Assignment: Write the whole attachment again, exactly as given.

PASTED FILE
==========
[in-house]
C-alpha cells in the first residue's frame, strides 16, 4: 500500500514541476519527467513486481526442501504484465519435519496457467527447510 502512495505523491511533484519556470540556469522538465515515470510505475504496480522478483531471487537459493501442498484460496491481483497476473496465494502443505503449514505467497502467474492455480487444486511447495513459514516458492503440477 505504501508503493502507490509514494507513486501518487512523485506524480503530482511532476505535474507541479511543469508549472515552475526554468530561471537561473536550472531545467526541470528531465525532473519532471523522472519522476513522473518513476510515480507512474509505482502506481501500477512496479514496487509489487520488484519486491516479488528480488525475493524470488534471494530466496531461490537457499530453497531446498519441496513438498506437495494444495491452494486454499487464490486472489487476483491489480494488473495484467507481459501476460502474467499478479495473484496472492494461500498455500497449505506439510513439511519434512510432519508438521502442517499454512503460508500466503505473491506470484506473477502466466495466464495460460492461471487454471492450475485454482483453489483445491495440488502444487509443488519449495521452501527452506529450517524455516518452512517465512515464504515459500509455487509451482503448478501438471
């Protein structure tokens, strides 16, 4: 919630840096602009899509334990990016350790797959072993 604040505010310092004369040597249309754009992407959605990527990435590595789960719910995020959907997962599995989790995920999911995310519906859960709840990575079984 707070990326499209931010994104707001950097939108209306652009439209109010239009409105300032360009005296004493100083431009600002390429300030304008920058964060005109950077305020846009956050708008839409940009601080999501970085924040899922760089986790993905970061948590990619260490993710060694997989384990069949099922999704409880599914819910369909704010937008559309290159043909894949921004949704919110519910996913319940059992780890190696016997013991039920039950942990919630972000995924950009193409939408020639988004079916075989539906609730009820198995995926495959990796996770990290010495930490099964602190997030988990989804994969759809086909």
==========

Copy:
[in-house]
C-alpha cells in the first residue's frame, strides 16, 4: 500500500514541476519527467513486481526442501504484465519435519496457467527447510 502512495505523491511533484519556470540556469522538465515515470510505475504496480522478483531471487537459493501442498484460496491481483497476473496465494502443505503449514505467497502467474492455480487444486511447495513459514516458492503440477 505504501508503493502507490509514494507513486501518487512523485506524480503530482511532476505535474507541479511543469508549472515552475526554468530561471537561473536550472531545467526541470528531465525532473519532471523522472519522476513522473518513476510515480507512474509505482502506481501500477512496479514496487509489487520488484519486491516479488528480488525475493524470488534471494530466496531461490537457499530453497531446498519441496513438498506437495494444495491452494486454499487464490486472489487476483491489480494488473495484467507481459501476460502474467499478479495473484496472492494461500498455500497449505506439510513439511519434512510432519508438521502442517499454512503460508500466503505473491506470484506473477502466466495466464495460460492461471487454471492450475485454482483453489483445491495440488502444487509443488519449495521452501527452506529450517524455516518452512517465512515464504515459500509455487509451482503448478501438471
């Protein structure tokens, strides 16, 4: 919630840096602009899509334990990016350790797959072993 604040505010310092004369040597249309754009992407959605990527990435590595789960719910995020959907997962599995989790995920999911995310519906859960709840990575079984 707070990326499209931010994104707001950097939108209306652009439209109010239009409105300032360009005296004493100083431009600002390429300030304008920058964060005109950077305020846009956050708008839409940009601080999501970085924040899922760089986790993905970061948590990619260490993710060694997989384990069949099922999704409880599914819910369909704010937008559309290159043909894949921004949704919110519910996913319940059992780890190696016997013991039920039950942990919630972000995924950009193409939408020639988004079916075989539906609730009820198995995926495959990796996770990290010495930490099964602190997030988990989804994969759809086909």